There is no better way to put your daughters and wives through school than to teach them how to be mothers.
And in the megachurches where they are enrolled, that is exactly what happens.
“In megachurts, you have the motherhood program, the mom and the fatherhood program,” said JoAnn G. Mancuso, the executive director of the National Center for Missing and Exploited Children, which tracks the rise of the so-called “mothership.”
“That’s really important to me.”
In recent years, the number of megachristians has soared, reaching its highest point in 2009.
The numbers are expected to rise another 6% this year.
While there have been other ways for women to enter the workforce, the majority of these new mothers, like so many others, are lured into the ranks of the elite.
There is an almost unprecedented amount of wealth in the United States and worldwide for men, with the average male household earning $1.5 million in 2012, according to the Pew Research Center.
“It’s a whole new world of wealth for men,” said Mancu, whose organization tracks the growth of megacorporations.
The average income for a woman in 2012 was $15,300, according, and a woman makes $3,000 less than a man.
“These are the people that are getting all of the money,” she said.
That’s really how it is. “
And so the more of them that are there, the more they are making money.
That’s really how it is.
And that’s really the way to go.”
A number of the megas have started to target women in their homes.
“The mom and daughter program in megachurs has really exploded,” said Sarah M. Haskins, a professor at New York University’s Stern School of Business and a former U.S. attorney for the Eastern District of New York.
“There’s a big push to recruit women, and the parents, and especially the mothers, and they are just so much more successful at recruiting them.
They have so much leverage over the mothers and the children, and it’s not that they are bad moms, it’s that they’re just so great at recruiting their own children.”
A study by the National Marriage Project found that, on average, women in the top two thirds of income groups — those making $80,000 and more — were getting married at twice the rate of men, but that the number who were single dropped from 40% in 1990 to just 15% today.
In the most affluent regions of the country, it is women in this group who are the most likely to get divorced.
According to the National Partnership for Women & Families, of the more than 5 million divorces in the U.K. in 2011, 1 in 7 women had a husband in the home.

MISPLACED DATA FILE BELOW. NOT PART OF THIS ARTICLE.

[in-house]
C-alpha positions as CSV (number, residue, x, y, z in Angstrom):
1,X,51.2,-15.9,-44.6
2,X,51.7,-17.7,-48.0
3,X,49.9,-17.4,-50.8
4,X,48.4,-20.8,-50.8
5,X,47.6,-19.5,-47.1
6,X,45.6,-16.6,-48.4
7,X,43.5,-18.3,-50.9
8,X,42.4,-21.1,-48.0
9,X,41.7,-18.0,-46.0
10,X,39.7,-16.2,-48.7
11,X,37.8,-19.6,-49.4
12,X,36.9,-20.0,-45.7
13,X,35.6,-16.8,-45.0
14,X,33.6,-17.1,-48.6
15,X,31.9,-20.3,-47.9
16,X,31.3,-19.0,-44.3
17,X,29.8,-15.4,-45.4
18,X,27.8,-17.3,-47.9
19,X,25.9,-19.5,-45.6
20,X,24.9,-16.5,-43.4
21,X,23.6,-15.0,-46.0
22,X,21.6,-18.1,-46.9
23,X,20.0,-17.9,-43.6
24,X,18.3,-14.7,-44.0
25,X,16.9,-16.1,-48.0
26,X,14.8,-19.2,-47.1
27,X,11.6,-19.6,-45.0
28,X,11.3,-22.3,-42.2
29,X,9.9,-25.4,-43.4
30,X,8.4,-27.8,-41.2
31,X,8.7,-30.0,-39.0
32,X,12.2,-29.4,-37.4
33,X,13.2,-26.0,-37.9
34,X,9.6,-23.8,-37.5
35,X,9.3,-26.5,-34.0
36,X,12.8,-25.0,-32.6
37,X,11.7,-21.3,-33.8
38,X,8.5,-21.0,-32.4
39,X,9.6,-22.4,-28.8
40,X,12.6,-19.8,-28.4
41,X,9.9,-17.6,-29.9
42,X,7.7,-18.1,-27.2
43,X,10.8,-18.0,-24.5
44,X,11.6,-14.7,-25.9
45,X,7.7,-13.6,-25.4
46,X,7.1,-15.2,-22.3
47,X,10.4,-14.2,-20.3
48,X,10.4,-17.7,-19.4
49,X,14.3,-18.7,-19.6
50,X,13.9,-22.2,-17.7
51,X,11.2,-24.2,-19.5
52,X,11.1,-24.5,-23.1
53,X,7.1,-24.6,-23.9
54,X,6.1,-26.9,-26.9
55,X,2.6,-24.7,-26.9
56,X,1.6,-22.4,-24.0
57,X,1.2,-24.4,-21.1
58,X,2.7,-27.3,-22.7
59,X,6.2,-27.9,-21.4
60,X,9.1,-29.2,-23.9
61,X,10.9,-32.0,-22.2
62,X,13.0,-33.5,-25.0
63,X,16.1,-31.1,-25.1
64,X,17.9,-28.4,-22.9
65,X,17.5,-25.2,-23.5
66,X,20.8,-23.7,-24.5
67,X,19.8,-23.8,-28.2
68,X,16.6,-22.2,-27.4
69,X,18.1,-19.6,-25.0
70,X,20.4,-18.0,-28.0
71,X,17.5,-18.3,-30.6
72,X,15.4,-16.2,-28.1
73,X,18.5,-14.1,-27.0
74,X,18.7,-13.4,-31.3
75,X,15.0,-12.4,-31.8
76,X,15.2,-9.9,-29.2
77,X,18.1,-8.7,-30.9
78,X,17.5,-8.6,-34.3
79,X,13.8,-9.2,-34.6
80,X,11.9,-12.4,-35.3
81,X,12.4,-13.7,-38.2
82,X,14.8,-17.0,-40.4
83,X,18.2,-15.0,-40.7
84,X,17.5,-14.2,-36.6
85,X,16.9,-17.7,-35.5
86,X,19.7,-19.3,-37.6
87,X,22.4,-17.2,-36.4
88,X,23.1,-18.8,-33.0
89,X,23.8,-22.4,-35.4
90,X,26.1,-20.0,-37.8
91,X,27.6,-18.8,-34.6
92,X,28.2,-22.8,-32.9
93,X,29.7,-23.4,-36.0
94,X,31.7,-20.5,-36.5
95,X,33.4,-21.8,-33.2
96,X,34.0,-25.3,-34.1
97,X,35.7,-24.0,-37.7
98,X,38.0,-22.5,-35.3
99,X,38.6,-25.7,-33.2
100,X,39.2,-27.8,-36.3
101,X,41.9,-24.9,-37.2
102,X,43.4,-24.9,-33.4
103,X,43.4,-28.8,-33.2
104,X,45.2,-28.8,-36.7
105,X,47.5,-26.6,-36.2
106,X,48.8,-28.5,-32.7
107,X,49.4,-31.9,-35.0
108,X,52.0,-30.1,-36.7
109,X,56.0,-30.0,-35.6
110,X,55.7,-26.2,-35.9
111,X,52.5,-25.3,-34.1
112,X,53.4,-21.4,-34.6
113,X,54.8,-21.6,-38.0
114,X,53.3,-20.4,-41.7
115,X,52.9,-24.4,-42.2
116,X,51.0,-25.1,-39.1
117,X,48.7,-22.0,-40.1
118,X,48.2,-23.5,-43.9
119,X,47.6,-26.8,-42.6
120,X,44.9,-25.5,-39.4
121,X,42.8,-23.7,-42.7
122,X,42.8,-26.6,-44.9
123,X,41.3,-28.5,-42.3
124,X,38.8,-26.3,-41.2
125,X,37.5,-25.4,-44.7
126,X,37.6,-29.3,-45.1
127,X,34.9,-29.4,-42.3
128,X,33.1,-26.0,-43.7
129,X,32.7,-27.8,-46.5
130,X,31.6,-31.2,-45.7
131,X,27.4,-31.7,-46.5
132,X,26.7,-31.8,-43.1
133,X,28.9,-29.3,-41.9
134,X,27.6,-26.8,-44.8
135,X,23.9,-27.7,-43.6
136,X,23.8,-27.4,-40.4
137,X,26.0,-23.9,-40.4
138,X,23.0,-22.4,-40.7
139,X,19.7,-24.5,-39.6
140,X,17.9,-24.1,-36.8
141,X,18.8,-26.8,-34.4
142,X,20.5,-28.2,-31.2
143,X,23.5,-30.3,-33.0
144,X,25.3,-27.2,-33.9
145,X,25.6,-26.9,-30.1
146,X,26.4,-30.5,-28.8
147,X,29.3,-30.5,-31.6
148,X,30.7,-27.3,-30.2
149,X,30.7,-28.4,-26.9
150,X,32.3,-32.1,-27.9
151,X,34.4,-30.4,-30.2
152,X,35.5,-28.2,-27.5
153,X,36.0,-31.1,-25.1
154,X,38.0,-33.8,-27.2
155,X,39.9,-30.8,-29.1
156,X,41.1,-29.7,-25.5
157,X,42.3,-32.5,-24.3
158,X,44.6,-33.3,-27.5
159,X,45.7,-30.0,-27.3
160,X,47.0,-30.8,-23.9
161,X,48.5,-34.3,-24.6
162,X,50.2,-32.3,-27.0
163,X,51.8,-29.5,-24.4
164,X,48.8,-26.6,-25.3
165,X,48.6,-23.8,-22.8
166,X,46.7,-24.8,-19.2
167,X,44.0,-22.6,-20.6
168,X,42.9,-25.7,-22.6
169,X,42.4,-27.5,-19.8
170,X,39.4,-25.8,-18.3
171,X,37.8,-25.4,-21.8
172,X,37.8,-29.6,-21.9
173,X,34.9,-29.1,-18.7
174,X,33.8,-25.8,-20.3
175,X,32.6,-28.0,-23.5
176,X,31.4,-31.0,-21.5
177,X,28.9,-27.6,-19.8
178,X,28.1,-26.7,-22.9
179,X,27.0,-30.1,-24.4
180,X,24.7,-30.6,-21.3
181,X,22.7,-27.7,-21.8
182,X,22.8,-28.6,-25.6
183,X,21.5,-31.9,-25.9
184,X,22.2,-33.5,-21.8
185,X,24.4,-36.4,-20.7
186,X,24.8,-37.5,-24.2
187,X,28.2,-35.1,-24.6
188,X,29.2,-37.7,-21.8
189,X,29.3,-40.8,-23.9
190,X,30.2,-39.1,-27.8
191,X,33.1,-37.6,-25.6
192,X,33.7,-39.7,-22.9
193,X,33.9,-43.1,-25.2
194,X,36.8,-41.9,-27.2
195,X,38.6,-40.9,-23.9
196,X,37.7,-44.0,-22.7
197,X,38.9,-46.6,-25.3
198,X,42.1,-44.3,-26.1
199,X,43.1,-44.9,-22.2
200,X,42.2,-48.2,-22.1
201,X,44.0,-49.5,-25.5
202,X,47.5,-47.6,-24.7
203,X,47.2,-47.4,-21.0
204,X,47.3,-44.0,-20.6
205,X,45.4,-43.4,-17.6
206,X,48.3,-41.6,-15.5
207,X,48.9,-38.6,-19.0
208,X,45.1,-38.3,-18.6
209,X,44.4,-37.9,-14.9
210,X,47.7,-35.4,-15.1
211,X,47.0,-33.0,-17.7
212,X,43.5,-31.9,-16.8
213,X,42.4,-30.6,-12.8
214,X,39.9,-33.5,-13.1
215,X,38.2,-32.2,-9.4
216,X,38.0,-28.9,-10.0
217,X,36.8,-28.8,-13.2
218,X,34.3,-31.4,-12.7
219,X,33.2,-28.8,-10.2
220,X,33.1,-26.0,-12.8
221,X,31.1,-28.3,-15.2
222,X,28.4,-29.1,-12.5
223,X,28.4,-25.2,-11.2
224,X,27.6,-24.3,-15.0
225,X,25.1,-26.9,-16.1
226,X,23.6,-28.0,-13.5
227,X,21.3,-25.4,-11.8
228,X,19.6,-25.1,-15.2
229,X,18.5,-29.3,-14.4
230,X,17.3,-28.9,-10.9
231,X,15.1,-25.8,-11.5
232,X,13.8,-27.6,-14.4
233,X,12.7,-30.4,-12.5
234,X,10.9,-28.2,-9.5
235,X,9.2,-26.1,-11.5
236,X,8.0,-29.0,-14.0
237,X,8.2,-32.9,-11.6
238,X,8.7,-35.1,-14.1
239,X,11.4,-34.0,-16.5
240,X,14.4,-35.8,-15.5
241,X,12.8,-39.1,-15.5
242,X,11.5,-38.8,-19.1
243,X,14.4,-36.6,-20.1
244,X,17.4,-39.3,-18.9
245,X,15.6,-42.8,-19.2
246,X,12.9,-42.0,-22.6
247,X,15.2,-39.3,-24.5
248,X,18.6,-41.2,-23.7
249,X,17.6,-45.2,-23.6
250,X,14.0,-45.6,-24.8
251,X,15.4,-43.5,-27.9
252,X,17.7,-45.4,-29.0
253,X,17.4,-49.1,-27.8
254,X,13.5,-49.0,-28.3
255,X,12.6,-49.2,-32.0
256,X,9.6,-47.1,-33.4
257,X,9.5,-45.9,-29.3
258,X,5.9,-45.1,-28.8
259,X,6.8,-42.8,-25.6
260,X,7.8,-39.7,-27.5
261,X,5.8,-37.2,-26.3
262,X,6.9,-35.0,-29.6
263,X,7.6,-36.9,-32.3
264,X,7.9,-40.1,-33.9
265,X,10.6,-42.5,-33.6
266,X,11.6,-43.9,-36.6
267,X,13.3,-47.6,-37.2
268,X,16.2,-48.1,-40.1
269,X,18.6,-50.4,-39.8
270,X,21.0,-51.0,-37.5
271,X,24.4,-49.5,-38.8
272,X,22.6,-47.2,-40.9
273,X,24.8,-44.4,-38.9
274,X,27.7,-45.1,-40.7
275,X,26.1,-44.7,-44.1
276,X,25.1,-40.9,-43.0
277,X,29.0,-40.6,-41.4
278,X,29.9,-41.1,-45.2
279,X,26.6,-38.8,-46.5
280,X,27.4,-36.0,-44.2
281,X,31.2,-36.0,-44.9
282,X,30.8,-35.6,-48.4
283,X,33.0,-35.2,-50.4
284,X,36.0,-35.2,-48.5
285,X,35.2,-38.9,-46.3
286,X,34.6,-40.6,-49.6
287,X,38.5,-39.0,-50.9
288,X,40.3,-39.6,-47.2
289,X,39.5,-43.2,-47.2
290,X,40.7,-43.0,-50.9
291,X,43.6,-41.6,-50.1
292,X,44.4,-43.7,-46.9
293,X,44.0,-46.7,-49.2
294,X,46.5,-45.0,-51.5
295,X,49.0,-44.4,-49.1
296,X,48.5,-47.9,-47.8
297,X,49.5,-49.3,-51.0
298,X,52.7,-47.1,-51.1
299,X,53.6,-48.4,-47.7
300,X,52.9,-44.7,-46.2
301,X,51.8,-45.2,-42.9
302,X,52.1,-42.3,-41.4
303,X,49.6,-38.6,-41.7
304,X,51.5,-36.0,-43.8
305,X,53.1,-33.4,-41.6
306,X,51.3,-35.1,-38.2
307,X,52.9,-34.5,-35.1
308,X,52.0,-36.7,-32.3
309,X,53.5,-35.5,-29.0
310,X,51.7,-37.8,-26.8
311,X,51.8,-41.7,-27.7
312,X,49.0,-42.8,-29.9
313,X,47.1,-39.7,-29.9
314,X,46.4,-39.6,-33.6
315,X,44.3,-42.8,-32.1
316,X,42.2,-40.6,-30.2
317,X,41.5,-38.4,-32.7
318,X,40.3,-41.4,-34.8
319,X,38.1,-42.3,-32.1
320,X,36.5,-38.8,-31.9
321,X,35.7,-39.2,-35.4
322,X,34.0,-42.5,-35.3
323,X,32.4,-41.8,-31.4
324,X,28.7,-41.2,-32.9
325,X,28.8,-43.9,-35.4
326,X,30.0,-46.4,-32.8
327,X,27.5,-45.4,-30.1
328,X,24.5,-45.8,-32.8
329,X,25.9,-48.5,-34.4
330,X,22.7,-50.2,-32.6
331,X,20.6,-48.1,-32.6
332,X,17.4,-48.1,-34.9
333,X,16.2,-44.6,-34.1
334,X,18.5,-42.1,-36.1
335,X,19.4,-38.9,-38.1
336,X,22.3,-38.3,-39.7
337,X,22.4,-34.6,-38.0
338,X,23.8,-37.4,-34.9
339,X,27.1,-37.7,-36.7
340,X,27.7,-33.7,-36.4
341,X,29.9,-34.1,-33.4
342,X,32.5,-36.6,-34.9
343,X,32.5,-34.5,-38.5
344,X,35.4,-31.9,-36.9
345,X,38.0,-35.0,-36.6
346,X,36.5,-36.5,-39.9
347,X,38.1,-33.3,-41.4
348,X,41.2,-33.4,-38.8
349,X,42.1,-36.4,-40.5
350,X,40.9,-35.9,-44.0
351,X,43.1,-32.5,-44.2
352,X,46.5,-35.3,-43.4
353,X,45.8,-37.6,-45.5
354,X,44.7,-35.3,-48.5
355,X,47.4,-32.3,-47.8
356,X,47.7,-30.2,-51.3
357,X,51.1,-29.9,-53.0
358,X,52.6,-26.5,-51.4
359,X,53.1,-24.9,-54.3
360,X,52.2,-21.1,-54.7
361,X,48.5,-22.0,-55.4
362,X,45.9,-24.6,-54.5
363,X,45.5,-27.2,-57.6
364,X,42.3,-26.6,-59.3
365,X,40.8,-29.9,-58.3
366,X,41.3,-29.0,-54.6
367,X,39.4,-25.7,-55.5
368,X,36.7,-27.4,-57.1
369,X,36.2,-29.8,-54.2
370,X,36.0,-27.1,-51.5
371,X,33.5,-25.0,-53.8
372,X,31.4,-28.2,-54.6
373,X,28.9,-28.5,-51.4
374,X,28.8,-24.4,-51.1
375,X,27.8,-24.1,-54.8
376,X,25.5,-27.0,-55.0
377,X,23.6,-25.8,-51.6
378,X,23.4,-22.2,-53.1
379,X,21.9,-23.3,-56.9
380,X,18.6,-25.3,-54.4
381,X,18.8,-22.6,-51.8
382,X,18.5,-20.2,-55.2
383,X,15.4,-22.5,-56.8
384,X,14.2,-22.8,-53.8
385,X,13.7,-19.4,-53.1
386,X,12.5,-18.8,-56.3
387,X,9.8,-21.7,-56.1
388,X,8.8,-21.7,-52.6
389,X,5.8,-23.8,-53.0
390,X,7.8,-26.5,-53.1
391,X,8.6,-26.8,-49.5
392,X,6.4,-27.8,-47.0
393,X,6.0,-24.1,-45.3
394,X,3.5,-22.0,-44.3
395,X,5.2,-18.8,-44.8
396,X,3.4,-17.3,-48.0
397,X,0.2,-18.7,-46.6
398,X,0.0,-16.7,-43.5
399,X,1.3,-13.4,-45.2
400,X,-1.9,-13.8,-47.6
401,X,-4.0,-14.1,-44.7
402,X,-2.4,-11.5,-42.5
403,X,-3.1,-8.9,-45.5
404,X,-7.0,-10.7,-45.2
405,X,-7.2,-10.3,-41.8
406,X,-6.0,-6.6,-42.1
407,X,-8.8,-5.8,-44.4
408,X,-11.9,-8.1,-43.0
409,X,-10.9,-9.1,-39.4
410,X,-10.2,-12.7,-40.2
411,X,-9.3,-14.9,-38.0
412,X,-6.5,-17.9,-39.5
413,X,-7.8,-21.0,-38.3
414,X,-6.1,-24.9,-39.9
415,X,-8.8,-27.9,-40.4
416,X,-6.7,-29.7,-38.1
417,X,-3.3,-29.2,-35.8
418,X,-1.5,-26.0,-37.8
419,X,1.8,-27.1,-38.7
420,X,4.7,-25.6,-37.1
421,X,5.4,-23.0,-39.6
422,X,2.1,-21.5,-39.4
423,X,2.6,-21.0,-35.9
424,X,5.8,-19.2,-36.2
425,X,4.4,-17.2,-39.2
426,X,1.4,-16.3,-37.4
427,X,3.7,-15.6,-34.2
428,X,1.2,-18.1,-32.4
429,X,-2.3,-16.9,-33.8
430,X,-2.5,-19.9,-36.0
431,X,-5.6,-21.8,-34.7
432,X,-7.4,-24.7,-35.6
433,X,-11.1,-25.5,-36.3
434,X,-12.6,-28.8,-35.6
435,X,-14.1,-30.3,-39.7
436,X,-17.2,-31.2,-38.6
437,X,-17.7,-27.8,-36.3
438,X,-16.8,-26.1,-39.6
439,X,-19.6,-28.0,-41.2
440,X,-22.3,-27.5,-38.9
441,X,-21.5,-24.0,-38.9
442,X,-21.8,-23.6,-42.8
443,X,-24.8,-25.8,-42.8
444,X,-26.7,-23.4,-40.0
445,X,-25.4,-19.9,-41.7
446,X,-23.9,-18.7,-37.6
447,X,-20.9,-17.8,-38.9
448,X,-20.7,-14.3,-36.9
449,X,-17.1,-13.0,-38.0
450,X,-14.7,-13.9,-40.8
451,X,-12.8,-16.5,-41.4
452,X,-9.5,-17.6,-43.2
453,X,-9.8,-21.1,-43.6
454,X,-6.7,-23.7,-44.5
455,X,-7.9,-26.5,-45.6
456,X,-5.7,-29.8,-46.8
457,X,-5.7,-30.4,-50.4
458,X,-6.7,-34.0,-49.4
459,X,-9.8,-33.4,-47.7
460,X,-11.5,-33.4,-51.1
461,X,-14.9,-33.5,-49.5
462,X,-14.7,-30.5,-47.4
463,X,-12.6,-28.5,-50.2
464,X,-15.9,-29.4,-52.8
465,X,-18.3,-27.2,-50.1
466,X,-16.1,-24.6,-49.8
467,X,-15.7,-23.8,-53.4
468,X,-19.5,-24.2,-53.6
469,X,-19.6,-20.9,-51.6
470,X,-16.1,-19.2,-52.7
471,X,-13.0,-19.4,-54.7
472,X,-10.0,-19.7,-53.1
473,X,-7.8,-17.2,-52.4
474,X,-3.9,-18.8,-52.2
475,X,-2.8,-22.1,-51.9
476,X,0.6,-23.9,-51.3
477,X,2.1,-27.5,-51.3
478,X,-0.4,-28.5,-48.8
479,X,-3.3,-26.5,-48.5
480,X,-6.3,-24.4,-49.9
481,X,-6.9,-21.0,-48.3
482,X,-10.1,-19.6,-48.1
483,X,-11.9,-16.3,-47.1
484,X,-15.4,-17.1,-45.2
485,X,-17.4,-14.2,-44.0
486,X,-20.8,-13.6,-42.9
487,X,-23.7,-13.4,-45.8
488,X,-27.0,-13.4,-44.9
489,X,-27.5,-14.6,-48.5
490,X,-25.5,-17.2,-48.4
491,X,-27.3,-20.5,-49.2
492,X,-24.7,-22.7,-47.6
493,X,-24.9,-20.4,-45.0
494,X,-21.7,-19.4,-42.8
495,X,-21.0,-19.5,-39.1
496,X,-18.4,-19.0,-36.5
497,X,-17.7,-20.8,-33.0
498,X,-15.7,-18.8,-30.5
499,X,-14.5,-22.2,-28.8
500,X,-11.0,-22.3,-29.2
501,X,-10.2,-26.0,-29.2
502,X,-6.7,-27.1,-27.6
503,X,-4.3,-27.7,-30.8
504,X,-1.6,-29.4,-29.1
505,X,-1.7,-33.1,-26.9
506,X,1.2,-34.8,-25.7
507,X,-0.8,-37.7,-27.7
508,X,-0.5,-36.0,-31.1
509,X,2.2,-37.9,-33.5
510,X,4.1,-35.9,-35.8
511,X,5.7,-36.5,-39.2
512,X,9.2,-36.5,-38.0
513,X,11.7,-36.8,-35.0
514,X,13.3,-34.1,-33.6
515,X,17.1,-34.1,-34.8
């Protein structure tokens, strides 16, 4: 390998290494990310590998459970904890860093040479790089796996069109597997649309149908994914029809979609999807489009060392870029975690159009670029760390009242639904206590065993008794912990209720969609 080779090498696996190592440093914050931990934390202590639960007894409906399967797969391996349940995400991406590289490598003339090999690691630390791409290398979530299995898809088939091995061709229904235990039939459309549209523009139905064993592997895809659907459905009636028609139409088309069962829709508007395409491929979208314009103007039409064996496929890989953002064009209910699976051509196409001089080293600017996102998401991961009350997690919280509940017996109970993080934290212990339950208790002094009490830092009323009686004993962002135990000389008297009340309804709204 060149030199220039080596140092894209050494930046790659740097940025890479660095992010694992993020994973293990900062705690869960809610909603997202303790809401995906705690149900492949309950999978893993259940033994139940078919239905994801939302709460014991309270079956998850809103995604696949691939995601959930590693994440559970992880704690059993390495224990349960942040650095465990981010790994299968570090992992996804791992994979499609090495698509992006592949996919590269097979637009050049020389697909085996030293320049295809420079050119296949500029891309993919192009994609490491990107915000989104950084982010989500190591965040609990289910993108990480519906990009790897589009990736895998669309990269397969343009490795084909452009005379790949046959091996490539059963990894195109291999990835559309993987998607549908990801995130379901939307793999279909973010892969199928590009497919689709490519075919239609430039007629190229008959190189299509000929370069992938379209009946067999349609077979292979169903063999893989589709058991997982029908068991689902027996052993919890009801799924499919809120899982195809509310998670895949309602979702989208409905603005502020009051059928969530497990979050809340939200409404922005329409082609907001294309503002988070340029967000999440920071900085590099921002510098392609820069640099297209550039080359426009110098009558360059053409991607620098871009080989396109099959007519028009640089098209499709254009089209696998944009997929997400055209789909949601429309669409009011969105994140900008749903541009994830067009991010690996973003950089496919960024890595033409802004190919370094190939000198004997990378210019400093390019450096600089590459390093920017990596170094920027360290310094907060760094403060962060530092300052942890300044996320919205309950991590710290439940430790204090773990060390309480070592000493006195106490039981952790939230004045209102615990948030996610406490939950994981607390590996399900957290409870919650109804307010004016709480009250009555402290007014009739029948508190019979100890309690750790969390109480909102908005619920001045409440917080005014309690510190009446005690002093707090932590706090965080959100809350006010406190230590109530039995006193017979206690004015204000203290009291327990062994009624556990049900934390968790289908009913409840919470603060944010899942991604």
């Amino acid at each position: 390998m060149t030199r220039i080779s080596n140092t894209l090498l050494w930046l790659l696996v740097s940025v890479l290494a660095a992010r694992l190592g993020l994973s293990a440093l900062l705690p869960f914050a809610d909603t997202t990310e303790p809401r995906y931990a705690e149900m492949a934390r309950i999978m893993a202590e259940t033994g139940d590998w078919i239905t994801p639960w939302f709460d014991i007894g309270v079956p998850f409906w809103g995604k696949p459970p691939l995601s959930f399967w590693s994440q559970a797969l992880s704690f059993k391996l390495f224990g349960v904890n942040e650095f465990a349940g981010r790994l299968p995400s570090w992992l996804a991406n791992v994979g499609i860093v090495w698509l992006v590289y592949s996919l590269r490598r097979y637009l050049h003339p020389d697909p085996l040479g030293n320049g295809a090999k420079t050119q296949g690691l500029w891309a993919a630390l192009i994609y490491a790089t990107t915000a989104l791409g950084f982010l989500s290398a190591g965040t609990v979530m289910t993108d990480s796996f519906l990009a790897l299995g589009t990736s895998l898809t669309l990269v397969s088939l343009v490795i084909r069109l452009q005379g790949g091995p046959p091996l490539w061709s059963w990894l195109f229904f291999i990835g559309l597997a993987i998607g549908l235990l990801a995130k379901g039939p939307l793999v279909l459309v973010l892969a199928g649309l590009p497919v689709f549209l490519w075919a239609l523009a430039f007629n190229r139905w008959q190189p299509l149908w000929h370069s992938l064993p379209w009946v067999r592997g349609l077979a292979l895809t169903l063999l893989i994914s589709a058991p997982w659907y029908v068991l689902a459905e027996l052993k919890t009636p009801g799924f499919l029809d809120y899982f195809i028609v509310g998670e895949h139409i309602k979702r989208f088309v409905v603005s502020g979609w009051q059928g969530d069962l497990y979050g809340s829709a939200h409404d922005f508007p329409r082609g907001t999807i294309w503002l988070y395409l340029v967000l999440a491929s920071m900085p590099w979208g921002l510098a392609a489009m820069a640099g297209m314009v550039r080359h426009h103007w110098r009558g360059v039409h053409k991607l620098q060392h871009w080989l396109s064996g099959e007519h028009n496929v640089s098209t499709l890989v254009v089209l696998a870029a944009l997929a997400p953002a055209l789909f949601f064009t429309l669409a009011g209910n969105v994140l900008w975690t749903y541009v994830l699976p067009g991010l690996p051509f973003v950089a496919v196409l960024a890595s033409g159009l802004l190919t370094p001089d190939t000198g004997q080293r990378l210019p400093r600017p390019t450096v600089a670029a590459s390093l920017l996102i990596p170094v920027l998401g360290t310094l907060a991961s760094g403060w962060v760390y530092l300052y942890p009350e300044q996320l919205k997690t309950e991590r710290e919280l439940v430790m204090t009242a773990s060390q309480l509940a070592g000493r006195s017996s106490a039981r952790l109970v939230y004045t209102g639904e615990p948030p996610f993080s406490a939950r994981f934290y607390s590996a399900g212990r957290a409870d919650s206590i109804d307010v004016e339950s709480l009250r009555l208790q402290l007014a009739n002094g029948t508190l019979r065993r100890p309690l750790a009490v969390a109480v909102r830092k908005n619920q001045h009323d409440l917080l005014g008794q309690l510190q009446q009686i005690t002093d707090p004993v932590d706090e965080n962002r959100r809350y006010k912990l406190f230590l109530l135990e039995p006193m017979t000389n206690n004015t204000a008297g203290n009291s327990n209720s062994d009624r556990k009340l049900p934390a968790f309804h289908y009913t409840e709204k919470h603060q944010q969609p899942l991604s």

“When you have a husband who is a megacommunicator, it can really turn a lot of people off,” said Anne A. Poulter, president of the Human Rights Campaign, a national women’s rights group.
“They may be attracted to him because of the prestige that he brings, or because he’s the best thing that’s ever happened to them.”
Megachurches are particularly adept at recruiting women to their ranks, she said, because the megamaking process itself is so lucrative.
They offer their staff, the money they make, and their own money, which they then use to help their wives and daughters achieve their goals.
“We’ve seen the women who are in the ministry get a lot more than they could have ever imagined,” said Haskin, the co-author of a 2013 book on megachultures called “Moms in Power.”
“You have to get them to think they are a part of a very powerful group.”
A megachurt has become so popular that it has been called “the mothership.”
The most popular megachuffers are the mega-sectors in the Christian church.
The mega-church, for example, has 2.5 billion members.
These congregations hold services in churches across the country.
There are also dozens of smaller megachubs that cater to a broad range of needs, from preschoolers to college students, and include many more men than women.
Megachurch culture has evolved to meet the needs of the families and the mothers that make up these congregations, but many women are still in their late teens and early 20s, leaving them with a tough time finding work.
“A lot of women who come to these churches have a hard time finding a job that matches their skills,” said Poulters, the author of “Mamas in Power,” which also chronicles the rise and fall of megas.
“I have a mother who was at